Run Boot2container on RPi - GSoC '23

September 3, 2023 · 542 words · 3 min · gsoc

Long time no see! It’s time to share my progress on the GSoC project. Last time we manually built a netboot SD card image for RPi 3B+ and left some questions to be answered. Now let’s dig into those questions and show you what I’ve got.


First, a new project, Boot2ipxe, is created for building and testing iPXE netboot disk image for both SBCs and x86 PC, which used to be part of ipxe-boot-server’s job.

Boot2ipxe allows you to build and customize iPXE netboot disk image easily with a single make command. If you’re not familiar with your SBC’s boot process and just need a working iPXE disk image, make sure to check the link above. There’re both prebuilt images and guides to built them yourself with more flexibility.

Besides, ipxe-boot-server now depends on boot2ipxe to generate disk image for gateways, which means it should support any device that boot2ipxe supports.

Run Boot2container with Boot2ipxe


With boot2ipxe, we can boot boot2container with netboot easily. All we need to do is to set up a netboot server, which can be achived in many ways, such as

  • Reuse the https server in the last post
  • Set up a local http server
  • Set up a DHCP server

Here I choose the last one, as it’s boot2ipxe’s default behavior to boot from local DHCP server. We can use prebuilt boot2ipxe image instead of builing our own to embed our http/https server address in the image.

About how to flash the image, please refer to README of boot2ipxe.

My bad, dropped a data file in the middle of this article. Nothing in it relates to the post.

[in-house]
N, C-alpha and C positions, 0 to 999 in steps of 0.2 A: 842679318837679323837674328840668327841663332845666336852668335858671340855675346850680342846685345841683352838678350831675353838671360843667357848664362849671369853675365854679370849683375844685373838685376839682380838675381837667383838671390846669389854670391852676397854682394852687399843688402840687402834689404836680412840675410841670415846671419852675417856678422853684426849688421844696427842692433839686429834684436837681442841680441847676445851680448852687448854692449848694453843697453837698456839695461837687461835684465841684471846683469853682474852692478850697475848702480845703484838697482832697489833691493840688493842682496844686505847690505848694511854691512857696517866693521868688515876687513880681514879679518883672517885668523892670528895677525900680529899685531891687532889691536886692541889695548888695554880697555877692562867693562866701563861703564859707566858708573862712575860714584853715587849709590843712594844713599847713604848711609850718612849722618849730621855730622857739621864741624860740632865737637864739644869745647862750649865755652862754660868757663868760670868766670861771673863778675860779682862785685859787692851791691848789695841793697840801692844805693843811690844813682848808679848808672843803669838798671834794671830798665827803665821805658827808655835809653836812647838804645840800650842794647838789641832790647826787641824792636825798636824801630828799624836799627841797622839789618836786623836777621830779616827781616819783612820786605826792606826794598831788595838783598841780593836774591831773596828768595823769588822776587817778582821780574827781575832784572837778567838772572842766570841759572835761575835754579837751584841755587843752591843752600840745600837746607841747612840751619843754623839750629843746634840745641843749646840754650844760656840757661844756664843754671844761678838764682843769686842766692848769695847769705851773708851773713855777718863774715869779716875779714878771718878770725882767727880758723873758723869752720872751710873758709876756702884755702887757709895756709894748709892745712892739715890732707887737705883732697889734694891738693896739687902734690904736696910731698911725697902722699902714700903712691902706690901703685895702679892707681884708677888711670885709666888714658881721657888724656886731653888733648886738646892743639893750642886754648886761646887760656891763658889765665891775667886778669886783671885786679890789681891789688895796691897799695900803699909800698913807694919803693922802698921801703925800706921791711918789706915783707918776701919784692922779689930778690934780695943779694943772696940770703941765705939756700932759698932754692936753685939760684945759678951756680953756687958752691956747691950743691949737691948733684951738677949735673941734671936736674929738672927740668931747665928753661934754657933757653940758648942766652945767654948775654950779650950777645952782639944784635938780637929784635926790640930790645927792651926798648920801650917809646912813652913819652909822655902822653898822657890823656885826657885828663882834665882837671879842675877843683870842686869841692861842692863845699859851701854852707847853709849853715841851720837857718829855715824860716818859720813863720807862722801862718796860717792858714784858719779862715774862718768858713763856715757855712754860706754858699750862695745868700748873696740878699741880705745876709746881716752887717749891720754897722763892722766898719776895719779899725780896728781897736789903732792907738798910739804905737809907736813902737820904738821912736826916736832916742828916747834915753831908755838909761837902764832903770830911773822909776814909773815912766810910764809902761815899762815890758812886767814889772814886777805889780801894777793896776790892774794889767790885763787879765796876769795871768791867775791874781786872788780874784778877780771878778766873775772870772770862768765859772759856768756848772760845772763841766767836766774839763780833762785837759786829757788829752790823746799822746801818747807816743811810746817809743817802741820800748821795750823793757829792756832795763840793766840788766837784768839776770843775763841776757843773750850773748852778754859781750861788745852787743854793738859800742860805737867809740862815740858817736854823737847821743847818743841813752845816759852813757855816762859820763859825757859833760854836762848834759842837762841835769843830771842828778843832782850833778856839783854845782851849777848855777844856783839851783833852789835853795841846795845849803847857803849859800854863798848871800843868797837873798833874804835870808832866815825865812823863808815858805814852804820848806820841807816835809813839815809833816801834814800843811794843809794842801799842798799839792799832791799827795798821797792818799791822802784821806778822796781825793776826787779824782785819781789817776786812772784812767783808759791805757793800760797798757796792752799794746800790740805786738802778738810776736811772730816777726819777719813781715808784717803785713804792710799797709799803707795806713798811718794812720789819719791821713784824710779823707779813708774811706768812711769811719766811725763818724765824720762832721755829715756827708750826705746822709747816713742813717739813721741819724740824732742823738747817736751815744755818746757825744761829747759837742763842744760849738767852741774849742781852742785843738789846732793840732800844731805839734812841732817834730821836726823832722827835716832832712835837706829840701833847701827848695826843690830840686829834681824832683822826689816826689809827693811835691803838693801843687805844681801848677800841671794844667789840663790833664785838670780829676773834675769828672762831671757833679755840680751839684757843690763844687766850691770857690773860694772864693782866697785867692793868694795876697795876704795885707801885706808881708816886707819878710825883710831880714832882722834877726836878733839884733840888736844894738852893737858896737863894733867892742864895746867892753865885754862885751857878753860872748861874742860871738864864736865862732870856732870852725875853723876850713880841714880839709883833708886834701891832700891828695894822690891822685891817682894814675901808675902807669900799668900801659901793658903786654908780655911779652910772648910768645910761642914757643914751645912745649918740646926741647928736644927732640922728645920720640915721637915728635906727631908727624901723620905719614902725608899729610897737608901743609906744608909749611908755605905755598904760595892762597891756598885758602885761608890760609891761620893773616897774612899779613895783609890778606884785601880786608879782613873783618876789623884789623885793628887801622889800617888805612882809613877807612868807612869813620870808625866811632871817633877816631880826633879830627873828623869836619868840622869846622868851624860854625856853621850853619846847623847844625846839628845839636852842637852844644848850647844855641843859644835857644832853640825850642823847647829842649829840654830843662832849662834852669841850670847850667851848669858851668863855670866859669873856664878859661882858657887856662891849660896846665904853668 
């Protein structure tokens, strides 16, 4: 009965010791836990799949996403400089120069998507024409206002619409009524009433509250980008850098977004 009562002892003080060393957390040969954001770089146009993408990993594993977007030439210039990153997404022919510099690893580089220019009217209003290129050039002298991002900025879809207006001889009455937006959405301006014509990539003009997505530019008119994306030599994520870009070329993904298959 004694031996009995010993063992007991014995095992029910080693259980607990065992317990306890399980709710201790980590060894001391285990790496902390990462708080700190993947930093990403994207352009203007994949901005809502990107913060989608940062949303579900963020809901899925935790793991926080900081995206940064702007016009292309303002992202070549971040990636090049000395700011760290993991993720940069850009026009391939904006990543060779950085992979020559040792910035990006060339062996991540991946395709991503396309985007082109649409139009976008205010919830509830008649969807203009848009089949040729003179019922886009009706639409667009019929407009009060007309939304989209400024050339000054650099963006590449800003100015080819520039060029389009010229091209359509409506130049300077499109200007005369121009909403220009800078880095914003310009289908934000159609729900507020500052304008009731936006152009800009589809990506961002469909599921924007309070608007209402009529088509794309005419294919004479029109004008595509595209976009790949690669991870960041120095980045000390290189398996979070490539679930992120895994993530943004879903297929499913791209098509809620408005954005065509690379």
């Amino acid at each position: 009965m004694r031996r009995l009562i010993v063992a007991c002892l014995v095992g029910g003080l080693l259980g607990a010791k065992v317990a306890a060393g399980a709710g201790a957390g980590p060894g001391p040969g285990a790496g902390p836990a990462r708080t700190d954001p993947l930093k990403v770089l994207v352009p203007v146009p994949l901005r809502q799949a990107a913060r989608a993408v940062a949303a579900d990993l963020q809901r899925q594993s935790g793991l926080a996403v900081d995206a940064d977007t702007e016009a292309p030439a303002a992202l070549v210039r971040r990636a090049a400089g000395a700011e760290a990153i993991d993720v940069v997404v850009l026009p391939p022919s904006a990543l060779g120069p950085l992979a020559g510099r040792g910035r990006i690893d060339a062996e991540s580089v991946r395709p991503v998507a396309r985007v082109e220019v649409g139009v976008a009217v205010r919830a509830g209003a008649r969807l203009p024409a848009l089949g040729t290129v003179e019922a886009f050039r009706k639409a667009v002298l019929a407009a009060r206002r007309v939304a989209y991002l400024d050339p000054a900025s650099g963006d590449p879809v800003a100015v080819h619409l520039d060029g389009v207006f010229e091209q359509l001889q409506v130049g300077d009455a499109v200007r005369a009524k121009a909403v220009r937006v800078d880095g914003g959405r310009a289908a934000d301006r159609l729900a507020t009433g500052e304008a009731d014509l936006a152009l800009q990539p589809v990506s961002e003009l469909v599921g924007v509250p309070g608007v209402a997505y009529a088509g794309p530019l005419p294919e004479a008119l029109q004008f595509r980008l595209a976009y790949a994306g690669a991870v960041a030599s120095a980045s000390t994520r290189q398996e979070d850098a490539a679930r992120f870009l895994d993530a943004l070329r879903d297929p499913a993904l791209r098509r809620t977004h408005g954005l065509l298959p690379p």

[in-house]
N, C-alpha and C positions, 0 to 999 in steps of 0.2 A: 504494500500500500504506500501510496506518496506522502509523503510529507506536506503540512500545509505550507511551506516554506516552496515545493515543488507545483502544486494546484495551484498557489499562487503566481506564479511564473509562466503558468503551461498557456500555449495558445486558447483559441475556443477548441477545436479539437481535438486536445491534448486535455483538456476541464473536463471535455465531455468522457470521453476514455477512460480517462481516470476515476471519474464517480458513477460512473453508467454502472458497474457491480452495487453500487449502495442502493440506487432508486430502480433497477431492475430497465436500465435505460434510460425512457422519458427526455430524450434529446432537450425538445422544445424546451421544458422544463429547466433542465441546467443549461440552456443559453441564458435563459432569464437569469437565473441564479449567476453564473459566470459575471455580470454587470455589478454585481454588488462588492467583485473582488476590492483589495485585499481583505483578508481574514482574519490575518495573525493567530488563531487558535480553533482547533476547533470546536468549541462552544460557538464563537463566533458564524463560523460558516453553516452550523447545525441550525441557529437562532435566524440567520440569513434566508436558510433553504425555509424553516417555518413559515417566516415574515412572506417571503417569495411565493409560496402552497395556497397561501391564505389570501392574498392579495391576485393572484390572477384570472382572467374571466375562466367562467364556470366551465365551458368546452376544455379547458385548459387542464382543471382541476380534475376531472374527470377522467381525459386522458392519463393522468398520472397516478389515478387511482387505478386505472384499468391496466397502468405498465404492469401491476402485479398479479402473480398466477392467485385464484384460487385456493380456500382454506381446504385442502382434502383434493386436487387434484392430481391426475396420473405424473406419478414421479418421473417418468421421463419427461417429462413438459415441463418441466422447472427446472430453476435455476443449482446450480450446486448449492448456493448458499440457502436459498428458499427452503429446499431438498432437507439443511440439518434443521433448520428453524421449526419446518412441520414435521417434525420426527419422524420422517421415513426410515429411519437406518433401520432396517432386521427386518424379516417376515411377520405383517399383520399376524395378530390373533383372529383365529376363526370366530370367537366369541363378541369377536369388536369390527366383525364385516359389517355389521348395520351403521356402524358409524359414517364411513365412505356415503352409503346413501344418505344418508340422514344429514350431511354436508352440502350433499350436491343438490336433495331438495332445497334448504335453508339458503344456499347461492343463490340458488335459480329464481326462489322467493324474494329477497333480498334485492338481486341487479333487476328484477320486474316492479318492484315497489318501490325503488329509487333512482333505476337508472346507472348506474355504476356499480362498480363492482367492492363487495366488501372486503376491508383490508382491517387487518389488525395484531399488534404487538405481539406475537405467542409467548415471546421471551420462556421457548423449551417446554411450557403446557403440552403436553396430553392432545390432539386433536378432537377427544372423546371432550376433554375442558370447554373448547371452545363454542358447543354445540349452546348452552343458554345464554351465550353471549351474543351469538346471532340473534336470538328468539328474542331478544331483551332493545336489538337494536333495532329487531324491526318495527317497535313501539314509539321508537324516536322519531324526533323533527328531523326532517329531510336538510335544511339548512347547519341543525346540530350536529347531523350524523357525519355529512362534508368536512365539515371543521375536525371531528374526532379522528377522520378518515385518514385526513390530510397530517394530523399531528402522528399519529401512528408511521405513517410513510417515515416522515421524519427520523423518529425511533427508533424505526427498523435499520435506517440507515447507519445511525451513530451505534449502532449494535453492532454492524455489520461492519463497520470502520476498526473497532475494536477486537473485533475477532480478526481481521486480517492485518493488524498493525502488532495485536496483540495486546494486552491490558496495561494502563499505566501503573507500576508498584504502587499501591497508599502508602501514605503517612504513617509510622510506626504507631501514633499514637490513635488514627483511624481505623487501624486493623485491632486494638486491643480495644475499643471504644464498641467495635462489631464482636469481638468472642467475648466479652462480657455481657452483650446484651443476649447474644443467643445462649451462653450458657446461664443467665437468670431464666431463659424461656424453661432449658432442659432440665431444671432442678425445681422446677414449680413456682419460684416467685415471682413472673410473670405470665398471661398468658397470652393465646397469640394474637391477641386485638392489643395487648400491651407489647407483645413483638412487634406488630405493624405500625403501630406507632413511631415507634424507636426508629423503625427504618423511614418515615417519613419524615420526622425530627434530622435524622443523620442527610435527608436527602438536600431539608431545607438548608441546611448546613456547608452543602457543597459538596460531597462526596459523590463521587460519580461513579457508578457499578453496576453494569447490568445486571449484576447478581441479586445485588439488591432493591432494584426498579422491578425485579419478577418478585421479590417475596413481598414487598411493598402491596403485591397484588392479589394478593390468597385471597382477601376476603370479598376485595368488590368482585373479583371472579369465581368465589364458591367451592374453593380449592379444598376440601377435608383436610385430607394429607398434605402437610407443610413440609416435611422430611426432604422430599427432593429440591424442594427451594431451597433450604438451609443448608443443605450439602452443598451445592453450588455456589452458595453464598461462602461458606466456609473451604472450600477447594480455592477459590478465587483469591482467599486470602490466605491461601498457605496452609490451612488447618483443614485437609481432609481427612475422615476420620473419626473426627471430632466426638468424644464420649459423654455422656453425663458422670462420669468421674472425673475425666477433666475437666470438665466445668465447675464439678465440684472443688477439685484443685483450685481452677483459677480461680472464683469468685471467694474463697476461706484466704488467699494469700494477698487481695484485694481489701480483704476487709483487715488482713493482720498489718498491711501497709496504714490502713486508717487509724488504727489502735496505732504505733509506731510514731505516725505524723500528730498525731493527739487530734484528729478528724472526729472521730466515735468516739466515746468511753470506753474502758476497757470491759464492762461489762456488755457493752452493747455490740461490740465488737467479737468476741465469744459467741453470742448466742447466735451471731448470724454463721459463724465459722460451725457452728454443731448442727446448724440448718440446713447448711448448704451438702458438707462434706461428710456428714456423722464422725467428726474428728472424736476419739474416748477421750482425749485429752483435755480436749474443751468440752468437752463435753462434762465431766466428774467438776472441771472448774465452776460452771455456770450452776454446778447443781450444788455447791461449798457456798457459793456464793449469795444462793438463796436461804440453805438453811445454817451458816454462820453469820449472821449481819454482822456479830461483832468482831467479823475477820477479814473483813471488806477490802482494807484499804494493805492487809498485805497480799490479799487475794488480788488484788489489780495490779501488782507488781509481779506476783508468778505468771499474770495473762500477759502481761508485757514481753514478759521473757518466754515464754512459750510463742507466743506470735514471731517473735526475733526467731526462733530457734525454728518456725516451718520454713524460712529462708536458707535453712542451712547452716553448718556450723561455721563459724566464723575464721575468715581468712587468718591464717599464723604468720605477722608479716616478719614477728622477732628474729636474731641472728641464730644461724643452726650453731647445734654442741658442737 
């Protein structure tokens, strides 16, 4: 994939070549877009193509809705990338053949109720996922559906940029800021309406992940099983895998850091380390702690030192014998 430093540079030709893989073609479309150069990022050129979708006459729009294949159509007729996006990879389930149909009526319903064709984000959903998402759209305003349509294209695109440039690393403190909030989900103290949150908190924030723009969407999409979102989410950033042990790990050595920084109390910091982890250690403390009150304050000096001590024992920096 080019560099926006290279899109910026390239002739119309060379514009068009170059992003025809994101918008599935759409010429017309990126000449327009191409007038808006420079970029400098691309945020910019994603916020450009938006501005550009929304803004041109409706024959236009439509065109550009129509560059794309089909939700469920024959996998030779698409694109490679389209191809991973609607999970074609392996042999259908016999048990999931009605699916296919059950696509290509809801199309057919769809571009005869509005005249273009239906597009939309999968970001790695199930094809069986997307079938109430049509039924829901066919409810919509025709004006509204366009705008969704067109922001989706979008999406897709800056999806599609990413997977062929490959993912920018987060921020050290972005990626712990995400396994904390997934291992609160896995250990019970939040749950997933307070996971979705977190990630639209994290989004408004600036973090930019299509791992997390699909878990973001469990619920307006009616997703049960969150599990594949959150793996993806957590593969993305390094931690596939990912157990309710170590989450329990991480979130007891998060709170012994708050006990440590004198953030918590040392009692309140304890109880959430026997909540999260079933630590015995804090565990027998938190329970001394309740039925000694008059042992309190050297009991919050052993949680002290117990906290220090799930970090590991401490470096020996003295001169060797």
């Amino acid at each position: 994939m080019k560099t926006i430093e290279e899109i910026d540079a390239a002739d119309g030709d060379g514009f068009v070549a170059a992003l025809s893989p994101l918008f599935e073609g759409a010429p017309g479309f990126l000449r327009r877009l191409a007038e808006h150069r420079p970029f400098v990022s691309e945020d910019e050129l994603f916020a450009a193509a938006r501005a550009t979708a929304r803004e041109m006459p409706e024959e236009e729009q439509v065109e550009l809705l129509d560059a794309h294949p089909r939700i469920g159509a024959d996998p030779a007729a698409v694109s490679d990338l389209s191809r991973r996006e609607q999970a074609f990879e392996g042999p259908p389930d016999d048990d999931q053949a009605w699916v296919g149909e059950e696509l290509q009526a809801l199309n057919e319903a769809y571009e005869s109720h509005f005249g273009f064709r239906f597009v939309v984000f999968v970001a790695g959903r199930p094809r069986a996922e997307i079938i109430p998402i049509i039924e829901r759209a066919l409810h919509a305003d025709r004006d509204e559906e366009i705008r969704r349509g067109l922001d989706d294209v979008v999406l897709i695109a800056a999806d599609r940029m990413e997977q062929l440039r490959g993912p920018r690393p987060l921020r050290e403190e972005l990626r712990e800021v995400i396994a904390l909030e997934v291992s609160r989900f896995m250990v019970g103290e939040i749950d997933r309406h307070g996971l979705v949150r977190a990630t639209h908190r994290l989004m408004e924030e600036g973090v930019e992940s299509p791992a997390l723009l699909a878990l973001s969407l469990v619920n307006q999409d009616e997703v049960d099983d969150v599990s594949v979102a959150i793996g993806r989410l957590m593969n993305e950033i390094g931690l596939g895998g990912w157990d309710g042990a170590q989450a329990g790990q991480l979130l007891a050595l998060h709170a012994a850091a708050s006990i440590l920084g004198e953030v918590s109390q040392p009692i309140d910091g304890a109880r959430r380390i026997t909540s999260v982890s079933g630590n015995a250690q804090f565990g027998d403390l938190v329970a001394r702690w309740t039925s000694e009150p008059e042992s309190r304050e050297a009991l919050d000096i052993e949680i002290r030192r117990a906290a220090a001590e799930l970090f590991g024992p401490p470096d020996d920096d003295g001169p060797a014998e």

Now let’s set up the DHCP server.

Install dnsmasq before moving on.

In the following steps, I’ll assume you have a RPi connected to the network interface naming ${lan_if}, and your gateway interface is ${wan_if}.

The first step is to assign an IP address to ${lan_if}.

sudo ip addr add dev ${lan_if}

Now let’s set up IP forward and NAT.

sudo sysctl net.ipv4.ip_forward=1

sudo nft add table nat
sudo nft add chain nat postrouting { type nat hook postrouting priority 100 \; }
sudo nft add rule nat postrouting ip saddr oifname ${wan_if} masquerade

You need create a tftp folder under the path you gonna run dnsmasq, as root folder of the netboot server. In the tftp folder, create an iPXE script boot.ipxe and put boot2container kernel and initramfs there (You can download them from boot2container release). Remember to replace ${kernel} and ${b2c_initramfs} with correct filename.


kernel /${kernel} initrd=b2c"-ti" b2c.ntp_peer=auto
initrd --name b2c /${b2c_initramfs}

Then we’re ready to start DHCP server.

sudo dnsmasq --port=0 \
    --conf-file=/dev/null \
    --dhcp-leasefile=$(pwd)/dnsmasq.leases \
    --dhcp-boot=/boot.ipxe \
    --dhcp-range=, \
    --dhcp-option=option:dns-server, \
    --interface=${lan_if} \
    --enable-tftp=${lan_if} \
    --tftp-root=$(pwd)/tftp \

You can boot up your RPi now. After spending time pulling Docker image etc., the RPi should output something in the end like

+ podman start -a 5d85155c5ed80ebc85badf45766db7e33be2b5c12c0292025fed28f6d7fb1391
/ # 

You’ve booted your RPi into boot2container with a prebuilt iPXE disk image from boot2ipxe!

If you’re using RPi 3B+, don’t worry if boot2container complains about no available network interface and fails to start Apline Linux. There’s a known mainline kernel issue for RPi 3B+. Mupuf found a workaround to temporarily disable usb_onboard_hub before it’s properly fixed. But currently the kernel downloaded from boot2container release above is still broken.